I really love the fit of the Alpha Doppio Ros Jacket. At 193cm and 83kg, I chose a size large, which fit perfectly for me with a close-fitting racing cut that wasn’t overly restrictive. There’s some lovely details which make this jacket stand out too. The sleeves are an ideal length anyway, but a dual cuff at the wrists allows you to fit the inner layer under your gloves and prevent any gaps appearing and drafts getting in. The jacket also features a high neckline with a fleeced collar to add extra warmth, as well as a silicone seam around the bottom of the jacket to prevent it riding up.
The pockets are maybe slightly on the small side but are easily accessible, though there is no zip lock pocket at the rear. Instead, there is a small zip pocket at the front of the jacket. This was ideal for anything small, like keys, to go in, but I would hesitate to put too much in here and create a bulge around the front of my torso.
Overall, the Alpha Doppio Ros was my favourite of the jackets I tested. An exceptional, comfortable fit and great performance meant I reached for this jacket first a lot of the time. At £350, it’s more expensive than many of the competitors here, but for the money you’ll have a superb jacket that should last many winters.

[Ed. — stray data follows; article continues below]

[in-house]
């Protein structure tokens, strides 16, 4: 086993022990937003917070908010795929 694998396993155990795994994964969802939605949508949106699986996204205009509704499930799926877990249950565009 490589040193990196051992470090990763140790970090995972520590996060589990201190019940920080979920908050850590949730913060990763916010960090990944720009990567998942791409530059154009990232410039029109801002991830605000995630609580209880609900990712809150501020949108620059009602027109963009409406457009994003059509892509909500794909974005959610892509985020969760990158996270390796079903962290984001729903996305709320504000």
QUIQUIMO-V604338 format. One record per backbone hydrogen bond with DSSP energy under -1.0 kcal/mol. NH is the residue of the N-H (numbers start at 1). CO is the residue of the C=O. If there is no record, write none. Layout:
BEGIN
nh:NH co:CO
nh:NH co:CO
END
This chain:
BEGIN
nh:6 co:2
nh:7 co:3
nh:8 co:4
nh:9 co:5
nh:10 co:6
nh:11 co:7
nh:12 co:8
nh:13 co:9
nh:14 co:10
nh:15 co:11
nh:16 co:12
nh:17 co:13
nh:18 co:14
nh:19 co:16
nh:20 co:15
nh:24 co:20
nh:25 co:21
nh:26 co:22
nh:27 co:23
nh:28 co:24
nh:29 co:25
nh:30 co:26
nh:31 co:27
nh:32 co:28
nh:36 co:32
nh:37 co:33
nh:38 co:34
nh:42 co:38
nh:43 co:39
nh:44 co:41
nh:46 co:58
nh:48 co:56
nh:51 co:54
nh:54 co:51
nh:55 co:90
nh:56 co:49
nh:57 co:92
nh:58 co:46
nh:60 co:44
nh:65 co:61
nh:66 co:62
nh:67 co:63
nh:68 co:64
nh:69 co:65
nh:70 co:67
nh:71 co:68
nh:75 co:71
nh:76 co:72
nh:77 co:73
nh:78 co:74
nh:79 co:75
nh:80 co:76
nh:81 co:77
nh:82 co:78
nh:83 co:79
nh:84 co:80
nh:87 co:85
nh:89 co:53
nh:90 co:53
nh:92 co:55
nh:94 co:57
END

- Excellent fit
- Very warm
- Quality construction
Sportful Fiandre Pro
A stretchy, lightweight softshell jacket with one of the best performance-to-weight ratios out there
Lightweight, breathable, stretchy and waterproof Polartec NeoShell makes the Fiandre Pro Sportful’s “most advanced” version in its Fiandre winter clothing collection.
It’s only 26g heavier than Le Col’s Pro Rain Jacket II but is an all-rounder garment that works in the wet or the dry.
NeoShell is lighter than the Polartec Power Shield used for Santini’s Adapt Multi and has a higher waterproof rating (10,000mm), but no brushed inner, so doesn’t feel quite as insulating and isn’t aimed at the same cold conditions. Sportful says 5°C upwards.
The size medium was perfect for me (178cm, 69kg). The Fiandre Pro is designed to be close fitting like a jersey and it’s cut so that it doesn’t pull in any one place in the on-bike position, with the sleeves staying down over the wrists even with arms stretched forward to the bars.
The fit is one of the great things about it. The length is perfect - high enough at the front so that it doesn’t bunch, and with a stretchy drop tail that’s subtle and black (regardless of the main jacket colour) to blend in with tights.
The three rear pockets are a good size but thanks to the elasticity of NeoShell there’s no sag when they’re loaded. There’s no zipped valuables pocket, but the Fiandre Pro is all about being as minimal as possible while providing maximum protection.